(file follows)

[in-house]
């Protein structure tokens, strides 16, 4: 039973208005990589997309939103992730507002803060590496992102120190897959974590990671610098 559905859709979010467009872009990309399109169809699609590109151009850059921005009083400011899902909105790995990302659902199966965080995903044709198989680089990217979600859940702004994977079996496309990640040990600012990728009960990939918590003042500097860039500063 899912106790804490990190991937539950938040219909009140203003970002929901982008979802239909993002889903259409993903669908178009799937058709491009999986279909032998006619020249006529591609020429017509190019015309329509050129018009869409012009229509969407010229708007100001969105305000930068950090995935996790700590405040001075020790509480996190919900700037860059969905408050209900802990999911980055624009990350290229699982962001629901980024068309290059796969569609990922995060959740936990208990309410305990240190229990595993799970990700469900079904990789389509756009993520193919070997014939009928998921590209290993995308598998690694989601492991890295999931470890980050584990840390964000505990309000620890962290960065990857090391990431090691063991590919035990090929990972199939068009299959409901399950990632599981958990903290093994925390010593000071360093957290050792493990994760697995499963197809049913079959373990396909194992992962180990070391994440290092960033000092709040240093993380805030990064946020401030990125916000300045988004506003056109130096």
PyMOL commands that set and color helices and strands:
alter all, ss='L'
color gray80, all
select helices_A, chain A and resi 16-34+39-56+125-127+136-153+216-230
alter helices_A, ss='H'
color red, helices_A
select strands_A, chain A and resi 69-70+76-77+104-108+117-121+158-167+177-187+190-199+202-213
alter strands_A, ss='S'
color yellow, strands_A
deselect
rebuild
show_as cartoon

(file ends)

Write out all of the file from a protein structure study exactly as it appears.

[in-house]
């Protein structure tokens, strides 16, 4: 039973208005990589997309939103992730507002803060590496992102120190897959974590990671610098 559905859709979010467009872009990309399109169809699609590109151009850059921005009083400011899902909105790995990302659902199966965080995903044709198989680089990217979600859940702004994977079996496309990640040990600012990728009960990939918590003042500097860039500063 899912106790804490990190991937539950938040219909009140203003970002929901982008979802239909993002889903259409993903669908178009799937058709491009999986279909032998006619020249006529591609020429017509190019015309329509050129018009869409012009229509969407010229708007100001969105305000930068950090995935996790700590405040001075020790509480996190919900700037860059969905408050209900802990999911980055624009990350290229699982962001629901980024068309290059796969569609990922995060959740936990208990309410305990240190229990595993799970990700469900079904990789389509756009993520193919070997014939009928998921590209290993995308598998690694989601492991890295999931470890980050584990840390964000505990309000620890962290960065990857090391990431090691063991590919035990090929990972199939068009299959409901399950990632599981958990903290093994925390010593000071360093957290050792493990994760697995499963197809049913079959373990396909194992992962180990070391994440290092960033000092709040240093993380805030990064946020401030990125916000300045988004506003056109130096």
PyMOL commands that set and color helices and strands:
alter all, ss='L'
color gray80, all
select helices_A, chain A and resi 16-34+39-56+125-127+136-153+216-230
alter helices_A, ss='H'
color red, helices_A
select strands_A, chain A and resi 69-70+76-77+104-108+117-121+158-167+177-187+190-199+202-213
alter strands_A, ss='S'
color yellow, strands_A
deselect
rebuild
show_as cartoon